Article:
You probably guessed from the photograph above…

The people of the British Isles are great fishermen and fish-eaters. At one time, before curry became our favourite, and hence our national food, fish & chips was the most commonly eaten meal in the UK. Times have changed but British people still eat plenty of fish.

Indeed, the late Queen Mother (formerly Queen Elizabeth, consort to George VI and the mother of Queen Elizabeth II) often maintained that her favourite dish, and bear in mind that she had access to the greatest, poshest, most expensive foods in the world, was the humble herrings in oatmeal.

I’m a firm believer in eating local foods at the source and Arbroath, although you might not have heard of it, is a town in Scotland, and as you can see from the map below, it’s more or less midway between Edinburgh and Aberdeen on the eastern coast. It’s a gorgeous area and being right there on the North Sea, has a long tradition of fishing and making the most of the local catch.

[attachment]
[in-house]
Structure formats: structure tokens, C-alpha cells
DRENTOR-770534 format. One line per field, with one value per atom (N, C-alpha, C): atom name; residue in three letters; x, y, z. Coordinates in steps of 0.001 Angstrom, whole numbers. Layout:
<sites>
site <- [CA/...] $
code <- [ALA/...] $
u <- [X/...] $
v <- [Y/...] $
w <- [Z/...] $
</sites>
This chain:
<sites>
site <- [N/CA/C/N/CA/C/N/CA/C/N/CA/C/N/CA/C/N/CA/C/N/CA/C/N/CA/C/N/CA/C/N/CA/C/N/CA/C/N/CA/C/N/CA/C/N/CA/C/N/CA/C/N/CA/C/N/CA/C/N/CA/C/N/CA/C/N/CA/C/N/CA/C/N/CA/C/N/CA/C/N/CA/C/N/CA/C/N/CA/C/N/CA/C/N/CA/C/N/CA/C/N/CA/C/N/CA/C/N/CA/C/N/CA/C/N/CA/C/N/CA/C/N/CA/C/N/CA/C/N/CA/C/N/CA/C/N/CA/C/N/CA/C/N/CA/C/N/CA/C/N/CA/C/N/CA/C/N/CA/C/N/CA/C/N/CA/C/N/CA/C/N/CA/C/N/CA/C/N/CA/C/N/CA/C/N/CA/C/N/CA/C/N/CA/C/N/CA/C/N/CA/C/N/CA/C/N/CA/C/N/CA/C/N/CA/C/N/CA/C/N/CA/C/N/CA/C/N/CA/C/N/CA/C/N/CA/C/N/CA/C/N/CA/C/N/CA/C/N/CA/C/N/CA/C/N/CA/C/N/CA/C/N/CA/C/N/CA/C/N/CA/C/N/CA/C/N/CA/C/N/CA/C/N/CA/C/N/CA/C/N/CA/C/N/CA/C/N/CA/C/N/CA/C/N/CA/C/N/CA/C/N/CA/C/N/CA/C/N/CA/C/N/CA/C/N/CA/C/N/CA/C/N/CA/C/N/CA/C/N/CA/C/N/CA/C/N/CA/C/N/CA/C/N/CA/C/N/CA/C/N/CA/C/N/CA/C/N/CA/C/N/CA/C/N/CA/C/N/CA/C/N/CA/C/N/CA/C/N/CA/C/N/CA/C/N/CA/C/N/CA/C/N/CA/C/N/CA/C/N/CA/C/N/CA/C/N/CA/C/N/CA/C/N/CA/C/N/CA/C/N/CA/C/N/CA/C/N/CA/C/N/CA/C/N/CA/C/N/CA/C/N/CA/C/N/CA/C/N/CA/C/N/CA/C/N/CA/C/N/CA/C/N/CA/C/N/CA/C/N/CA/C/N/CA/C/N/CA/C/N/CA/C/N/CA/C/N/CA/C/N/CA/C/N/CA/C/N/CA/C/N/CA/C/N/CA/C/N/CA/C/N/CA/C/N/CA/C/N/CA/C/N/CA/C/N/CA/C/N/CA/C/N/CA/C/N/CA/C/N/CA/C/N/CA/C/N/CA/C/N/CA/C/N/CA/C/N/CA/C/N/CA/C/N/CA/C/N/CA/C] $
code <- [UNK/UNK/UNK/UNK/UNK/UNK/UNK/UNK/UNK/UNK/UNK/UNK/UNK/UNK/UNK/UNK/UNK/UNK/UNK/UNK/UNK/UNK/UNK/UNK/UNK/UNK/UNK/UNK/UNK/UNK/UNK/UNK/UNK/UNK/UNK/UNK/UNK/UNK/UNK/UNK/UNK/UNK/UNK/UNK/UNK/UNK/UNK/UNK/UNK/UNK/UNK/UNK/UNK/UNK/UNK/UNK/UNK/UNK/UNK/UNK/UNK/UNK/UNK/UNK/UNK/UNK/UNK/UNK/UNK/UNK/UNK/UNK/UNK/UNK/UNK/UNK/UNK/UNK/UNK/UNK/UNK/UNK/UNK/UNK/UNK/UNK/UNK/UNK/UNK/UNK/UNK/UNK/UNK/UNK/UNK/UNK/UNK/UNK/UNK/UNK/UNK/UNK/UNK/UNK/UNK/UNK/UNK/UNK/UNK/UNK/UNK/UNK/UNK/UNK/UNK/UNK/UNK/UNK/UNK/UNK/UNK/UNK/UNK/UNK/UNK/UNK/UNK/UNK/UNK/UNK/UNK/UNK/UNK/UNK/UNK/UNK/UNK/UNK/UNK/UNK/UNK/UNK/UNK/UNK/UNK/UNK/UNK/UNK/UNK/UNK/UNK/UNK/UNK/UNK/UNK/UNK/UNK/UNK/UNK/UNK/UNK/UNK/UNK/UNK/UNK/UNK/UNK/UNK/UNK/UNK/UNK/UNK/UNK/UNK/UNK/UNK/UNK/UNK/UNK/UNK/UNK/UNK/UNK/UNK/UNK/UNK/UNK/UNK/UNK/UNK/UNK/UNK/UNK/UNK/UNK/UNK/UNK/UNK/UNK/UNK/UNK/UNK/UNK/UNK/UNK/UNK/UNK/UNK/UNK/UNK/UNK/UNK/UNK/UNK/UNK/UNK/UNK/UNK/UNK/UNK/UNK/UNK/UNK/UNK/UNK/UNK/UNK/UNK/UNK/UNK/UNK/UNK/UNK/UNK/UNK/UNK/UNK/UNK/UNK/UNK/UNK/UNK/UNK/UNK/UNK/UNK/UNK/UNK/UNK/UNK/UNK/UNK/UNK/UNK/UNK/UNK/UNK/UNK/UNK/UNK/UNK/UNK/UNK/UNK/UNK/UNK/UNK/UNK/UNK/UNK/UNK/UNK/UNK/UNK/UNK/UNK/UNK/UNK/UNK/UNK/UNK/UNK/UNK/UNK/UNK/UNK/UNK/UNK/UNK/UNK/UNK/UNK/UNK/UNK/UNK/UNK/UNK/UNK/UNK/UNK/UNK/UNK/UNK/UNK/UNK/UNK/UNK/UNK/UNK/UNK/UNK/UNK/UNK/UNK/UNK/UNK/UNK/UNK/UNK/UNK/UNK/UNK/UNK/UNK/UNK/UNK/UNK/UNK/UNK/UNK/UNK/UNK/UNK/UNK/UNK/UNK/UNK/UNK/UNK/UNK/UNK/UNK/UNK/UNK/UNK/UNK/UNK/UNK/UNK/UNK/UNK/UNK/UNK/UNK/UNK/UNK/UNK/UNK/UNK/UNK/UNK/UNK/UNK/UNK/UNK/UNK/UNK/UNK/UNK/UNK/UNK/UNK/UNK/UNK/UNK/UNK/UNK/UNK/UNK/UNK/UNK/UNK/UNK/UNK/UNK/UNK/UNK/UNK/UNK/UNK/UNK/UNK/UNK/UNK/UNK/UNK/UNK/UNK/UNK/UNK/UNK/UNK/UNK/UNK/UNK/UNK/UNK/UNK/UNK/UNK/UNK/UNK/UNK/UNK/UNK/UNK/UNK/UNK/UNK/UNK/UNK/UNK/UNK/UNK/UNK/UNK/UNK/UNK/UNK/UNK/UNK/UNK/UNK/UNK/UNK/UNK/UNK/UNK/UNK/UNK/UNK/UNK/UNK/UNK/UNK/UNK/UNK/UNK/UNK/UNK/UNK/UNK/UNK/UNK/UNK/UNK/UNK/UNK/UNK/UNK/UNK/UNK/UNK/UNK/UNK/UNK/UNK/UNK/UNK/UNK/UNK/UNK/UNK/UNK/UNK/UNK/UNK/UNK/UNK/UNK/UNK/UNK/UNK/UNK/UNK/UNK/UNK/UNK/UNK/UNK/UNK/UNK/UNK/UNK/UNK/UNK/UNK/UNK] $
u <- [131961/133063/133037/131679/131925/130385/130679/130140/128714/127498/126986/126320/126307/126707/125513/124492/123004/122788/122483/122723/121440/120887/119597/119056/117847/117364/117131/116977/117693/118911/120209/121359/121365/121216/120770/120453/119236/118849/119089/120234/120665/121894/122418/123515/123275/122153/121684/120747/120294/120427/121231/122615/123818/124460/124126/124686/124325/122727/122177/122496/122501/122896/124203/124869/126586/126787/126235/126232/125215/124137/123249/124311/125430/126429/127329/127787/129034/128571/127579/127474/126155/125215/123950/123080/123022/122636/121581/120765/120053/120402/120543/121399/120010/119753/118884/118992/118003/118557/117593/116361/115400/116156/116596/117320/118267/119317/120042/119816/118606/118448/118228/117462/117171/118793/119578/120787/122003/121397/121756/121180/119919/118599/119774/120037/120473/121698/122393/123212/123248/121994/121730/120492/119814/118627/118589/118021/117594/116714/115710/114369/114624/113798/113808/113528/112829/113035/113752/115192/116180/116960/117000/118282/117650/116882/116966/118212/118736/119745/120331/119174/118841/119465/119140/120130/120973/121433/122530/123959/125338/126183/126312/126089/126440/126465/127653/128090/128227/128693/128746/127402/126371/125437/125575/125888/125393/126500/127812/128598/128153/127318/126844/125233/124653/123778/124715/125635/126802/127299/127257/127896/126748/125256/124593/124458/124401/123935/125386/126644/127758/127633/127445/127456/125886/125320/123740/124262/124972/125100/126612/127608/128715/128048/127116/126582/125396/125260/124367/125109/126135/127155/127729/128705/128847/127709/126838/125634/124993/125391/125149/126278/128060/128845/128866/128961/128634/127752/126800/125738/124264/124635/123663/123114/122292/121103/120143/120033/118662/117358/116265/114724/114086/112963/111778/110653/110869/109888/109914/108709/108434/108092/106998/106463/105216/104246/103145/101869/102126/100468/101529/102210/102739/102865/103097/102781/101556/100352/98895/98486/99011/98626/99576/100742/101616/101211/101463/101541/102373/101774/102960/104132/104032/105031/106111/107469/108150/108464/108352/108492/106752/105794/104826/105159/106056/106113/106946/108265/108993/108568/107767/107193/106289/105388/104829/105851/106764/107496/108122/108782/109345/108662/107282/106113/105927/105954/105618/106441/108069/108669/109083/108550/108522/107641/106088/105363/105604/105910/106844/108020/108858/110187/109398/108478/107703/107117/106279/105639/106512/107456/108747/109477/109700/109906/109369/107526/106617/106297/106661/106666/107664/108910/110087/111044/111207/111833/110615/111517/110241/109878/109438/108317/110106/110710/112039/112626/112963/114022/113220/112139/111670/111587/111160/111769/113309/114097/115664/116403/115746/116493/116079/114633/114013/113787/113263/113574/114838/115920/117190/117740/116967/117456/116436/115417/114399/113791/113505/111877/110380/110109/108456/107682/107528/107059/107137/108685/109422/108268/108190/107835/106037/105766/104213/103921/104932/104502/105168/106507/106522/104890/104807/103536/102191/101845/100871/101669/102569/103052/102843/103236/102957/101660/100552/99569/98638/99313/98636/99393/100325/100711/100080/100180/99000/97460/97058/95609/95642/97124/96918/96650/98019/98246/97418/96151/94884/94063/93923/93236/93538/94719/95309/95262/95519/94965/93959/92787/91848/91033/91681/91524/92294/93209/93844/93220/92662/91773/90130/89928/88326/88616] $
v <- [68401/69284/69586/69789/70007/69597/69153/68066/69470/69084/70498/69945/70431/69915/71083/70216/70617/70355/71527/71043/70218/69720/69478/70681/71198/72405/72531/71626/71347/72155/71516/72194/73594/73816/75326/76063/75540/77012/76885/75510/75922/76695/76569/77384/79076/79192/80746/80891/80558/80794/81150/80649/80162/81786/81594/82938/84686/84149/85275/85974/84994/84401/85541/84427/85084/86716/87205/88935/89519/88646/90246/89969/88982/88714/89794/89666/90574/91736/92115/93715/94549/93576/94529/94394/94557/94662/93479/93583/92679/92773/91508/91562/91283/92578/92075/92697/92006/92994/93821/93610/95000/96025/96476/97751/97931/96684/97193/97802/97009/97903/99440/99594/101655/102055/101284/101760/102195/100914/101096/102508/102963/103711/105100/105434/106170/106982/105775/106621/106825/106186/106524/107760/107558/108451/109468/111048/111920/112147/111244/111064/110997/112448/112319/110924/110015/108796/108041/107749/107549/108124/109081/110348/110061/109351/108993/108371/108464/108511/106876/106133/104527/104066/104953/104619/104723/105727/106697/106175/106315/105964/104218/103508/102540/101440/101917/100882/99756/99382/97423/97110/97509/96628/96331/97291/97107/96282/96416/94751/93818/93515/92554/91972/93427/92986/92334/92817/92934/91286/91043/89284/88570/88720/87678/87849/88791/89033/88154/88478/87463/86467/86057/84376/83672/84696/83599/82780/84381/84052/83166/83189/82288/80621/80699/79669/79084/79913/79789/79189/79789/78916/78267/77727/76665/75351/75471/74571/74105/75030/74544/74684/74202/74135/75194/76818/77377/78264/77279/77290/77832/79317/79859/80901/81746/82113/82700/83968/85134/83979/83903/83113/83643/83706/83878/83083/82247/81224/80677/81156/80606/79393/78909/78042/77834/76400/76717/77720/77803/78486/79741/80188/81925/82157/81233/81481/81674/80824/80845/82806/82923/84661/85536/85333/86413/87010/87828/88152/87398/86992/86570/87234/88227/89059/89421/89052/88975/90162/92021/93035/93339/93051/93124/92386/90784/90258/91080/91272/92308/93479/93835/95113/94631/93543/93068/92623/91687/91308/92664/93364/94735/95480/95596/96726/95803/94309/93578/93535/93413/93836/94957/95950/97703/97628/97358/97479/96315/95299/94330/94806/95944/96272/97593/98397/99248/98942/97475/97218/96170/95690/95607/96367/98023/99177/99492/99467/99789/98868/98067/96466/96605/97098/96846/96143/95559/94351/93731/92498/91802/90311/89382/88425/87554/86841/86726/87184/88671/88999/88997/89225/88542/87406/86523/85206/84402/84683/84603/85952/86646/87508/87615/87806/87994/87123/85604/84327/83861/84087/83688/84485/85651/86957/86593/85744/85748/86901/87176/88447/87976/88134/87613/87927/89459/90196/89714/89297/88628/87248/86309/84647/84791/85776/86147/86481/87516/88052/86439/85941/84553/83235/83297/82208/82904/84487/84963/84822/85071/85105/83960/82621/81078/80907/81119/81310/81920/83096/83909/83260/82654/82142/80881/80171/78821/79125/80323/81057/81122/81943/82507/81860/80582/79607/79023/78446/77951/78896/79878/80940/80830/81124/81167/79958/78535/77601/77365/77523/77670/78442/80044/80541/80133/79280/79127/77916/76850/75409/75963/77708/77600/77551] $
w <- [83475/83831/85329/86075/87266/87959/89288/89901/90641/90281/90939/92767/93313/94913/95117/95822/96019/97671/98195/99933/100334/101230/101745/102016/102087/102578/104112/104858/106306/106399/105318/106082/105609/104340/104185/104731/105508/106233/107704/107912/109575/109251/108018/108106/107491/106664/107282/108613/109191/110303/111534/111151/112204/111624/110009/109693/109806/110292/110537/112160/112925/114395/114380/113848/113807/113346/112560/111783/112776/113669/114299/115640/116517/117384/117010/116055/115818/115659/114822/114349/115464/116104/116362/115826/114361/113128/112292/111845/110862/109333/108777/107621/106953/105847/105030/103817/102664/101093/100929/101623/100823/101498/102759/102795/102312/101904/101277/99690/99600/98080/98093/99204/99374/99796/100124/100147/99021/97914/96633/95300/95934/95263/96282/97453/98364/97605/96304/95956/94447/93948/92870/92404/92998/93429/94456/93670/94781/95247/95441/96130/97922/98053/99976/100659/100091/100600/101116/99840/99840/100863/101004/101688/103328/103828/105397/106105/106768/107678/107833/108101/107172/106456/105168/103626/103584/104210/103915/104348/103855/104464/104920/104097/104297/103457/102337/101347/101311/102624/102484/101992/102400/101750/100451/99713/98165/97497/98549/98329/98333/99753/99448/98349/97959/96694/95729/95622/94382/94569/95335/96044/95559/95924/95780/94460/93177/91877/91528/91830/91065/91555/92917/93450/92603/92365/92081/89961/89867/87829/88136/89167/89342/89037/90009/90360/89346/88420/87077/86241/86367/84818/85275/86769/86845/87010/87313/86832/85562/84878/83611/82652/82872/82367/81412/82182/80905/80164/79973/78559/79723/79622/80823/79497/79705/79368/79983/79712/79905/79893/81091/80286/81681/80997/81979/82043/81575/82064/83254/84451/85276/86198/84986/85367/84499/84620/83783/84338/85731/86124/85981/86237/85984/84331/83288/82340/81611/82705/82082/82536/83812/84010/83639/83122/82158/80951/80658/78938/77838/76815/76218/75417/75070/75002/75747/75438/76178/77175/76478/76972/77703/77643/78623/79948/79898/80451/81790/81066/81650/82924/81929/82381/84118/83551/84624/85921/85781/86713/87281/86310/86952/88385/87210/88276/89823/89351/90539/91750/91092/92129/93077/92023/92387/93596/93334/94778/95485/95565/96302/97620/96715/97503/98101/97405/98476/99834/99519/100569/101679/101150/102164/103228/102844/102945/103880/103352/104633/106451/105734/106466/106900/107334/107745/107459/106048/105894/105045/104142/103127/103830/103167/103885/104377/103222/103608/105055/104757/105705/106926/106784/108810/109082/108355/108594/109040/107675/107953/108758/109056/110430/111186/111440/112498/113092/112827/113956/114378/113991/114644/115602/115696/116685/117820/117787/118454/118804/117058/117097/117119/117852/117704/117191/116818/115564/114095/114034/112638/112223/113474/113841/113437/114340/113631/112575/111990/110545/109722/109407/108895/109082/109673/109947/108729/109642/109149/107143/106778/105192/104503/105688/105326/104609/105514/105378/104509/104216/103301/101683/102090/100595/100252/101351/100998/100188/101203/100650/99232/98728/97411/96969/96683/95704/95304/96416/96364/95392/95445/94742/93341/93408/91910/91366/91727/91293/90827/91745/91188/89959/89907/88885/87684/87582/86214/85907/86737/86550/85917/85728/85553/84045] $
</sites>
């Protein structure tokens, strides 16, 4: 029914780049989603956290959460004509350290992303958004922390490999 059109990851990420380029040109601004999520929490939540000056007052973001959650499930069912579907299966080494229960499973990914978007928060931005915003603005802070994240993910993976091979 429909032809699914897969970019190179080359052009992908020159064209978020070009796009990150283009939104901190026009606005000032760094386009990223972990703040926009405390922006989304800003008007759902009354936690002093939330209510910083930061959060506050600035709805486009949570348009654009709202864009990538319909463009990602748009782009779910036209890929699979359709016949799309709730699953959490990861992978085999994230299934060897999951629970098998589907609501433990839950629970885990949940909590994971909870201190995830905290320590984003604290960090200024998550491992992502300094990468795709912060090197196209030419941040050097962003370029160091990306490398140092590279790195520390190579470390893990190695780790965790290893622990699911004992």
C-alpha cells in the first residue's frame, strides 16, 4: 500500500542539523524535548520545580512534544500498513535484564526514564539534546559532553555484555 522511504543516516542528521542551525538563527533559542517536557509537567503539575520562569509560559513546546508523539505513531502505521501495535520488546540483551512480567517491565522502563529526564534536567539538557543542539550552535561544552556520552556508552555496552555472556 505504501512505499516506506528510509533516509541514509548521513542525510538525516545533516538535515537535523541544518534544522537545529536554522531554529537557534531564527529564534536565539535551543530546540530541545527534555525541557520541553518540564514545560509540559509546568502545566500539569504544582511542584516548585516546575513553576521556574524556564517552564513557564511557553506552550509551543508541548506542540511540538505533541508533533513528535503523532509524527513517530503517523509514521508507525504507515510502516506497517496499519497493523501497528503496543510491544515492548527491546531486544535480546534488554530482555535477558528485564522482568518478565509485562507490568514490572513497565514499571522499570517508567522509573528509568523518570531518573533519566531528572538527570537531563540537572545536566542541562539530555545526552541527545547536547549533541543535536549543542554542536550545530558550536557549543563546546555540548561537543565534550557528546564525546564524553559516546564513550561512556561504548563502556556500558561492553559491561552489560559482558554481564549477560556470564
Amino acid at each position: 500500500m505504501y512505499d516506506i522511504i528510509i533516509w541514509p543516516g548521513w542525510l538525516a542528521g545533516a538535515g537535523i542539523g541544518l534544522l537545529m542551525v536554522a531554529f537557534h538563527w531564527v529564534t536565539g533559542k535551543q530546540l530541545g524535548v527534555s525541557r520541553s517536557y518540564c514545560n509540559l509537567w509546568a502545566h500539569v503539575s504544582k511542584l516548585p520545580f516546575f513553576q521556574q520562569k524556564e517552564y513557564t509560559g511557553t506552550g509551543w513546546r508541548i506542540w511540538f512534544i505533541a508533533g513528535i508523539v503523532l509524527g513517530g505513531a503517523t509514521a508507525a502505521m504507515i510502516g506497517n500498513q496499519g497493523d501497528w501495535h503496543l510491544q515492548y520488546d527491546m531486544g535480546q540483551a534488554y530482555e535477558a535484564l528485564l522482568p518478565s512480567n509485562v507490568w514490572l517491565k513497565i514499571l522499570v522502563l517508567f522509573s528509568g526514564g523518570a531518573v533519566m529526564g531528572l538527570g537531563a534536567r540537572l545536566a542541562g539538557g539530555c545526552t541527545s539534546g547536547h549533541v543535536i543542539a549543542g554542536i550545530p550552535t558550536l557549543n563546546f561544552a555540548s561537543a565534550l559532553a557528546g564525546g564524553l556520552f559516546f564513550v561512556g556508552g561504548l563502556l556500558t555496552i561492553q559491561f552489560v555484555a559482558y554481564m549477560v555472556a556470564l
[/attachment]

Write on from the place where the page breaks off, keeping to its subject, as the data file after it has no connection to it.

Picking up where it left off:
The fishing industry has declined miserably in recent years thanks to various factors but Arbroath maintains a small industry and local fish market. However, thanks to the directive from the European Union that various foods can only be made in their area of origin (champagne in the Champagne region of France for example) the traditional dish, the Arbroath Smokie, can only be made in Arbroath and the immediate surrounding area (within 4 kilometres).

The dish consists of locally-caught haddock that is then smoked over wood fires. The pre-salted fish are ready in about an hour or so and are eaten as they are. No further cooking is needed. This is a cottage industry in the town and therefore the smokies tend to be produced in small quantities.







JJ is originally from the UK and has lived in South Florida since 1994. She is the founder and editor of JAQUO Magazine. You can connect with her using the social media icons below.

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